I am a former federal prosecutor, and I can tell you a law is only as good as how you enforce it. This is not a time to start lowering our guard. And we should not put Iran’s feelings before America’s security interests. This law is a common sense measure we need to keep us safe, and we House Republicans will do all we can to make sure the administration enforces it in full. Thank you.

Copyright © 2016, ABC Radio. All rights reserved.


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Andrew Burton/Getty Images(MANCHESTER, N.H.) -- After skipping the most recent Republican presidential debate ahead of the Iowa caucuses, Donald Trump is back in the saddle for ABC News' forum Saturday evening, saying he expects it to be an "incredible evening."

"So many things to say, so much at stake," Trump tweeted Friday.

Trump is set to duke it out with the six other GOP candidates who have been extended an invitation to the debate, hosted by ABC News and the Independent Journal Review in Manchester, New Hampshire. The GOP hopefuls will offer their final pitches in the Granite State ahead of Tuesday’s primaries.


I very much look forward to tomorrow’s debate in New Hampshire—so many things to say, so much at stake. It will be an incredible evening!

— Donald J. Trump (@realDonaldTrump) February 5, 2016


Trump boycotted the GOP debate ahead of the Iowa caucuses, instead holding a fundraising event for veterans. He had been feuding with the hosts, Fox News.

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Joe Raedle/Getty Images(MANCHESTER, N.H.) -- Sarah Palin, Wayne Newton, Hulk Hogan: Republican presidential candidate Donald Trump enjoys the support of all of them.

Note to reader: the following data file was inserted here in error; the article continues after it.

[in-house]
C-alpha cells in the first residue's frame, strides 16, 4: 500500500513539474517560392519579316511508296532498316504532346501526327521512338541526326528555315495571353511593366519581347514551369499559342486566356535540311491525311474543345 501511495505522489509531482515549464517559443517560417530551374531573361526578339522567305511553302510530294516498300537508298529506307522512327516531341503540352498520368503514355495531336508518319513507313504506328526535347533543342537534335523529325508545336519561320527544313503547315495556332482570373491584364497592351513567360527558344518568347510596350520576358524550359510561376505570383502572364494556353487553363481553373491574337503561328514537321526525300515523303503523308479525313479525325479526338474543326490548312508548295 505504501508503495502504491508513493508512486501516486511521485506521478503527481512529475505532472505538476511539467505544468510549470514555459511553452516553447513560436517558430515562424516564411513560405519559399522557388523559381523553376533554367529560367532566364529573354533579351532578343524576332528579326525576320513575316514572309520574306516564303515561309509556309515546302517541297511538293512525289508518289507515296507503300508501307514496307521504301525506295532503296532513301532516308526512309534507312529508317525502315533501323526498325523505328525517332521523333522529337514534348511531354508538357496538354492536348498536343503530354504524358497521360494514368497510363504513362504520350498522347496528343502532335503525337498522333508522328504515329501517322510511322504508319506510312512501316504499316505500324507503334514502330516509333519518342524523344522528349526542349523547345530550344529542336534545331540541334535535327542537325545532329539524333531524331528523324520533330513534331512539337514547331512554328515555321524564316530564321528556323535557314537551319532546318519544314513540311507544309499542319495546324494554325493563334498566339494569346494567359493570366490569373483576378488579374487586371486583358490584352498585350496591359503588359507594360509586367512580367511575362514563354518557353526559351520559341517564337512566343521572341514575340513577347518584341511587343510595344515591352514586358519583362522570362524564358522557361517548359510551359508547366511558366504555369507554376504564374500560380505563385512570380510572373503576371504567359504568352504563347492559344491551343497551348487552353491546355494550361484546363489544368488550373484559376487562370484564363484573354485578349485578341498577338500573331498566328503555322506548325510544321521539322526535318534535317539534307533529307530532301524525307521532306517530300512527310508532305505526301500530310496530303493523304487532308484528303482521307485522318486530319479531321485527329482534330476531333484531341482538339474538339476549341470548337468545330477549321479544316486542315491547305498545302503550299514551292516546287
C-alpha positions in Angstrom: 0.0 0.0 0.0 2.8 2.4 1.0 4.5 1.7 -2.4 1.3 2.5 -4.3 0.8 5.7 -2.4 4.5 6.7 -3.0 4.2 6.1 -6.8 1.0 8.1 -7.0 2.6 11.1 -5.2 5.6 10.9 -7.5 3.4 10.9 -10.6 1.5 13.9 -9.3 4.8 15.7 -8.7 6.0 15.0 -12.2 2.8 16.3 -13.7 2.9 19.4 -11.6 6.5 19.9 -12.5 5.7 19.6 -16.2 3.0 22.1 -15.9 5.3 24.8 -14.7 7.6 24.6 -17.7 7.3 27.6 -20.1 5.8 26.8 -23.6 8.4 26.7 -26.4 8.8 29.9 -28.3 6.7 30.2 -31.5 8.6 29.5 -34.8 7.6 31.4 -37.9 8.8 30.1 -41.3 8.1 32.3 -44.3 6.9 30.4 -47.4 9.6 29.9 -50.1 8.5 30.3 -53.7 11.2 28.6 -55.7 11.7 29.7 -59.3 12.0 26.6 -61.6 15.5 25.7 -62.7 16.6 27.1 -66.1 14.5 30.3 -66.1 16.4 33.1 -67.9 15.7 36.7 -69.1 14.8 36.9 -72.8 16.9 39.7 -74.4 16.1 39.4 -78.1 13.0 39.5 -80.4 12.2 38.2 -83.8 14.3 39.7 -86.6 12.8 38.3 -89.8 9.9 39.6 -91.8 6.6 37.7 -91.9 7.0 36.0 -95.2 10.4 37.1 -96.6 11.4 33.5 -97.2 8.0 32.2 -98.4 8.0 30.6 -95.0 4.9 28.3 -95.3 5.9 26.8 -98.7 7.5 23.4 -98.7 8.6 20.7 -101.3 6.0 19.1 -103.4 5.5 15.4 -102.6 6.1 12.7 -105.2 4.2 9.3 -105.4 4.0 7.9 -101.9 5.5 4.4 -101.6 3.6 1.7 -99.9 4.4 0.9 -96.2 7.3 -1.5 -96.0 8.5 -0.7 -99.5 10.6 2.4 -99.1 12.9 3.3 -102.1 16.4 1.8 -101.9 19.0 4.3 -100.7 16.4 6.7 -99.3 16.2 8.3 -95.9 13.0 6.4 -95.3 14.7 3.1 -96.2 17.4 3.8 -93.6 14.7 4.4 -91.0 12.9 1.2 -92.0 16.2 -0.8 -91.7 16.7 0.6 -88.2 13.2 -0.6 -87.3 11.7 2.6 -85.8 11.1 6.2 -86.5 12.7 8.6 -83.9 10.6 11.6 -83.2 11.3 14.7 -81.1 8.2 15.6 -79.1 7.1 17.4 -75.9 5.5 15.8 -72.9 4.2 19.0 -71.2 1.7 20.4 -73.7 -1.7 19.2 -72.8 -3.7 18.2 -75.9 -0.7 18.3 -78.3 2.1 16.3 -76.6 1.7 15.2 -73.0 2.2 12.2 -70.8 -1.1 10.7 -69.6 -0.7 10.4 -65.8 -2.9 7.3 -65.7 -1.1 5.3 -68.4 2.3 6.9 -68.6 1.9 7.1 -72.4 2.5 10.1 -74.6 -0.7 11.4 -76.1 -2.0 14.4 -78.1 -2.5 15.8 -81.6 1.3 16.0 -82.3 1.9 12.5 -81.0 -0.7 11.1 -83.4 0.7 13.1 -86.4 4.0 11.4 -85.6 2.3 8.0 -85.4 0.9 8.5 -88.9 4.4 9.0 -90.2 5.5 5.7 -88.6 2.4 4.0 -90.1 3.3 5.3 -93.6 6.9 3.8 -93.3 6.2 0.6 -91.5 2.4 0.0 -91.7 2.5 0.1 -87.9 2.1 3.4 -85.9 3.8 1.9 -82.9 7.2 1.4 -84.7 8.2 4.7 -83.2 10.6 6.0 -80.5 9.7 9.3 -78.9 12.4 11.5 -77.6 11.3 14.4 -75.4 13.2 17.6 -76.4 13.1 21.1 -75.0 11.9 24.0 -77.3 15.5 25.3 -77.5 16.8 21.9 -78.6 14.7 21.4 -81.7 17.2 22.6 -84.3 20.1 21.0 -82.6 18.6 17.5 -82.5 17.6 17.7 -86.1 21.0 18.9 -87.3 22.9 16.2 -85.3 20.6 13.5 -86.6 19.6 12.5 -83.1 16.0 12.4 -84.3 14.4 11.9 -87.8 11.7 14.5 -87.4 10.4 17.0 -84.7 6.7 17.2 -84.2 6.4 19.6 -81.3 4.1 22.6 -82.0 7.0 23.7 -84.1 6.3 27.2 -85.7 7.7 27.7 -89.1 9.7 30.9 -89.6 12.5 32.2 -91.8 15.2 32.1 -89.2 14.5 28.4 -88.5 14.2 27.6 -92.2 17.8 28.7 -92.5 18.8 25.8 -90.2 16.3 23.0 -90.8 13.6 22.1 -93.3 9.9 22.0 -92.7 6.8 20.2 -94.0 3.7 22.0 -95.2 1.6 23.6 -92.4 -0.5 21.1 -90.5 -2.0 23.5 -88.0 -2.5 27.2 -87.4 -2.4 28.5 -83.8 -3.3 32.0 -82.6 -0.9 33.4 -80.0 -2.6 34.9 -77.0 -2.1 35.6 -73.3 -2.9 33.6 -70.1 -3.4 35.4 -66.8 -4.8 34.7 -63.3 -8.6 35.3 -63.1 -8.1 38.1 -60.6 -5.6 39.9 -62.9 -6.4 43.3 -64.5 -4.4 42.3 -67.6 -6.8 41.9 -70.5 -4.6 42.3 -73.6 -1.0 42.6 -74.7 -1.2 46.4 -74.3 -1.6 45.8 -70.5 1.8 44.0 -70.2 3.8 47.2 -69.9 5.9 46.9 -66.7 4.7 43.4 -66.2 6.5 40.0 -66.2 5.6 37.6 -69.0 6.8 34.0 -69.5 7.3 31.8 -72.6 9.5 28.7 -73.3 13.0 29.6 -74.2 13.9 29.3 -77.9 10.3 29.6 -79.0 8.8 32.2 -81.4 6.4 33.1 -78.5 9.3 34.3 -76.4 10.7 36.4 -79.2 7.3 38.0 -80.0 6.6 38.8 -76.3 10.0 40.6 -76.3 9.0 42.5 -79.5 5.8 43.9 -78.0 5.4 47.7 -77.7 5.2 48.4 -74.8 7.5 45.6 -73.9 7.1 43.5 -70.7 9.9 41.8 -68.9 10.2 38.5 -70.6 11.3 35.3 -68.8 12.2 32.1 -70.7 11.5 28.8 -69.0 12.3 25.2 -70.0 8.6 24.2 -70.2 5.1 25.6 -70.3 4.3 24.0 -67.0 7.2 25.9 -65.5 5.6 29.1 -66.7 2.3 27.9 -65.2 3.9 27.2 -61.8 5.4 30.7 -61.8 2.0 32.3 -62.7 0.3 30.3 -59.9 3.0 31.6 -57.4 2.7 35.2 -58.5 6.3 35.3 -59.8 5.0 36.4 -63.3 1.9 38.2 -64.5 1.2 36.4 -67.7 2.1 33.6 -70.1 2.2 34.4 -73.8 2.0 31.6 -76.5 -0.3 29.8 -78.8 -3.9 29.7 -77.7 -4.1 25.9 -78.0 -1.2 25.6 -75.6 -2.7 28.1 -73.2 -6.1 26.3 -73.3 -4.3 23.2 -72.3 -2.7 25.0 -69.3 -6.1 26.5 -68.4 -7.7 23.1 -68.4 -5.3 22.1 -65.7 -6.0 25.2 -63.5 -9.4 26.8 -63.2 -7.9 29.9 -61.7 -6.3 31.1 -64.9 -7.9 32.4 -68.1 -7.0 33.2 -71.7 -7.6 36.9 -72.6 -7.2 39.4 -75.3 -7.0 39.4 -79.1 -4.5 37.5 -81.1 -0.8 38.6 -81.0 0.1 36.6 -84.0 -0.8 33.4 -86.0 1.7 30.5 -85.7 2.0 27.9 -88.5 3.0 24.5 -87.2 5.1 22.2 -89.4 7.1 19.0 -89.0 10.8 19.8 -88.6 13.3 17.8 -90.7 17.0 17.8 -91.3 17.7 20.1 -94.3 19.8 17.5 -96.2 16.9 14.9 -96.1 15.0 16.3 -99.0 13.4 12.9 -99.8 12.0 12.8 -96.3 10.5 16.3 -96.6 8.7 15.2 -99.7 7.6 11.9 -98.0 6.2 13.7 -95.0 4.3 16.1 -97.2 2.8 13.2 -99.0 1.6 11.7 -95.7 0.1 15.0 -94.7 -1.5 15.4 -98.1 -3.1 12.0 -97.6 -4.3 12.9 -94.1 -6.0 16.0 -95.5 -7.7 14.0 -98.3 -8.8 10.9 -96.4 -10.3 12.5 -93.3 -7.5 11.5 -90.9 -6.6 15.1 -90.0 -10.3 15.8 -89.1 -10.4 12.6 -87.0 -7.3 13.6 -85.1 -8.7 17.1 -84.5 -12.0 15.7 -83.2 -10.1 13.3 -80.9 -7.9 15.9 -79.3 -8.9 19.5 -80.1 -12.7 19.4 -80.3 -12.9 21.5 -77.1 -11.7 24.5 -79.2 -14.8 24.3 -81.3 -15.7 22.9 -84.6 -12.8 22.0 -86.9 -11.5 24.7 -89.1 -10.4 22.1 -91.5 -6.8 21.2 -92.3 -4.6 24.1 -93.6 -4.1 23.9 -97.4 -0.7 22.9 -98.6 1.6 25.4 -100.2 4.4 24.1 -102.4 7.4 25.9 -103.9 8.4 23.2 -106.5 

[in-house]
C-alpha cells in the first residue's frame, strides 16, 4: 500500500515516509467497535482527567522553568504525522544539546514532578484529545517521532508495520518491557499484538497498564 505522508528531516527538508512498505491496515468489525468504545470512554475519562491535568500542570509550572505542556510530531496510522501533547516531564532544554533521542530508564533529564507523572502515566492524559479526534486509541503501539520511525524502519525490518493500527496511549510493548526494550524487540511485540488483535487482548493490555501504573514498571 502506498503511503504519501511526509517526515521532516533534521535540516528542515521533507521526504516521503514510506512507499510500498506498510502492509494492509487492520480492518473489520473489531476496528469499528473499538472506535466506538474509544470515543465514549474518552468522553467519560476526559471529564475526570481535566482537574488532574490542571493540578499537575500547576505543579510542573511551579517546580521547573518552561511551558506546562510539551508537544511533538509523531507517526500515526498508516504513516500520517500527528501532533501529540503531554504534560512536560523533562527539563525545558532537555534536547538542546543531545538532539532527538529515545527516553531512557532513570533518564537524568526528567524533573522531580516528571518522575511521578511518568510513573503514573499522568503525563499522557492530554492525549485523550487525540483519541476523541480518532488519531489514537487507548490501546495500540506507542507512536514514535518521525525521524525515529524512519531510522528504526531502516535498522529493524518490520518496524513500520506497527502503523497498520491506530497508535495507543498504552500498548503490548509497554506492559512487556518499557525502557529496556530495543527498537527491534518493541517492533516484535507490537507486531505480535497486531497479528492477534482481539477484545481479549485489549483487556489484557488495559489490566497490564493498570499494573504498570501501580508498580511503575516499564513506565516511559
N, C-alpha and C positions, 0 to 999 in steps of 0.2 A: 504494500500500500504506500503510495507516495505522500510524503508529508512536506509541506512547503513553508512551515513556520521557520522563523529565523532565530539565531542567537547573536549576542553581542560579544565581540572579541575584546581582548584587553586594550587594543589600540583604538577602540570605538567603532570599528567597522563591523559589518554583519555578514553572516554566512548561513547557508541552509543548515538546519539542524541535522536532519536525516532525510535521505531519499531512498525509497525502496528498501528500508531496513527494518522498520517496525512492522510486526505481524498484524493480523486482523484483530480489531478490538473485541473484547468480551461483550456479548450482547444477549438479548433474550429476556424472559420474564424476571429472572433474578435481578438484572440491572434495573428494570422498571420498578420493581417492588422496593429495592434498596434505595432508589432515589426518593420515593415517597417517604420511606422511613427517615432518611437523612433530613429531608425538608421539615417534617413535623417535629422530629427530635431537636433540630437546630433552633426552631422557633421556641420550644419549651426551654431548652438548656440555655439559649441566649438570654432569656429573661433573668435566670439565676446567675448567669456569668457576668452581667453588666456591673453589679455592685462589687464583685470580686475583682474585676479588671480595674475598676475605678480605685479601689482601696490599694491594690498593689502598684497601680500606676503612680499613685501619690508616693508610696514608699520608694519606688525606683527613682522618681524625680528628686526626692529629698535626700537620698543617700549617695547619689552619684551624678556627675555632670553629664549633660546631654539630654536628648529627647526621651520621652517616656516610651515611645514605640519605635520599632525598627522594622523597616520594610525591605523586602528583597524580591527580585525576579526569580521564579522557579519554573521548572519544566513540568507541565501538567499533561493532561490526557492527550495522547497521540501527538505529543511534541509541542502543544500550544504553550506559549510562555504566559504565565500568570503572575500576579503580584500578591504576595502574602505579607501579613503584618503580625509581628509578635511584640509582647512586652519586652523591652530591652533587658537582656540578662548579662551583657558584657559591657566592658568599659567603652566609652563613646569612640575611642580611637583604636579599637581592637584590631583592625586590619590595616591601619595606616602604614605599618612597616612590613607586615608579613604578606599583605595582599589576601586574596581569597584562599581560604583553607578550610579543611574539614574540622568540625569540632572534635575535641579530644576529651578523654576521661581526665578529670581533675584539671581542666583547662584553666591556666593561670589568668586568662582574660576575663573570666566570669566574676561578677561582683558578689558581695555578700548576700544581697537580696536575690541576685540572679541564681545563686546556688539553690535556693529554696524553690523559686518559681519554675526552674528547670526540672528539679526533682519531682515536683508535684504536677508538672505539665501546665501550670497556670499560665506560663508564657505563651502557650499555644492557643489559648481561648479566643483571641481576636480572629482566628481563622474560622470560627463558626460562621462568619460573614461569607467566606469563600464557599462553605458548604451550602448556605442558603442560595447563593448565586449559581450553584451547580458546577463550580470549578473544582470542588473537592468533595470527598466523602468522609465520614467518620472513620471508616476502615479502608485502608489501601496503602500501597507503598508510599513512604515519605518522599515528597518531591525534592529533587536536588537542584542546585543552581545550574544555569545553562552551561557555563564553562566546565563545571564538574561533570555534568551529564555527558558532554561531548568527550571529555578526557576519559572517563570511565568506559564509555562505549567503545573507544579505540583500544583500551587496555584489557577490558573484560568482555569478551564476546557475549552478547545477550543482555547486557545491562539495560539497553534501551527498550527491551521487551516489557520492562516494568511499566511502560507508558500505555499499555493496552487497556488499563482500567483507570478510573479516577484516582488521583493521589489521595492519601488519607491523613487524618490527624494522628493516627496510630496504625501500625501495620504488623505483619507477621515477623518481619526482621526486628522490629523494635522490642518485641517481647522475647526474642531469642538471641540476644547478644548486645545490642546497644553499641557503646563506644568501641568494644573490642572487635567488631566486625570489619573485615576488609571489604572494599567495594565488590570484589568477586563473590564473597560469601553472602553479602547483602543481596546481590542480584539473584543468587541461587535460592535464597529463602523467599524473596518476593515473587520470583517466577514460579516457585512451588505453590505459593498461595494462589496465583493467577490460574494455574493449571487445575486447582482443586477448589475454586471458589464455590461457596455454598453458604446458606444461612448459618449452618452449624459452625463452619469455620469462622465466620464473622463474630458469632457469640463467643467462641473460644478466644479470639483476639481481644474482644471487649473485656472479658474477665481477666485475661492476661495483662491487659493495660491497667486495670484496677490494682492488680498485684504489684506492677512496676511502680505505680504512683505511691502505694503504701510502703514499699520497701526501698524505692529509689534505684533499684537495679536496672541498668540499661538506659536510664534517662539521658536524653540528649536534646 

And earlier this week, the billionaire real estate mogul picked up another high-profile endorsement when Scott Brown, the former Massachusetts senator and New Hampshire transplant, joined the Trump cabal.

Brown served in the U.S. Senate for three years lost his shot at re-election in 2012 to Elizabeth Warren. So, he changed addresses and moved to New Hampshire to try to snatch the seat of incumbent Democratic Sen. Jeanne Shaheen in 2014. He lost, again.

Despite his shaky electoral track record, Brown has unmistakable influence in the Granite State, having hosted a “No BS Backyard BBQ” series featuring several of the GOP presidential candidates, including Trump. At a Tuesday rally in Milford, New Hampshire, Brown announced he was going all-in for The Donald.

"Everybody wanted his endorsement and I'm very honored that he's giving it to me,” Trump said.

With the New Hampshire primary just days away, ABC News caught up with Brown. Below is an edited Q&A with the former senator-turned-Trump backer:

ABC News: When you hosted Donald Trump at one of your “No BS Backyard Barbecues” in January, he attracted your biggest crowd. Were you immediately won over?

Brown: We’ve had all 10 of the 12 major candidates come to the barbecue and it’s been a fascinating process listening and learning. I know all of the candidates and I respect the hell out of each and every one of them. But I didn’t decide then. I wanted to see Ted Cruz come, which he did, and he did a wonderful job, as well. But the thing that kept coming back to me is that I wanted a change agent, someone who could actually go down to Washington, is not beholden to anybody. The second thing is, I think he has the best experience when it comes to job creation. Trump has access to incredibly gifted people who can come up with different solutions. I know he’ll surround himself with people who want to do it for the flag. But, no disrespect to any of the other candidates because I truly love them. Chris and Marco? I love them like brothers from another mother.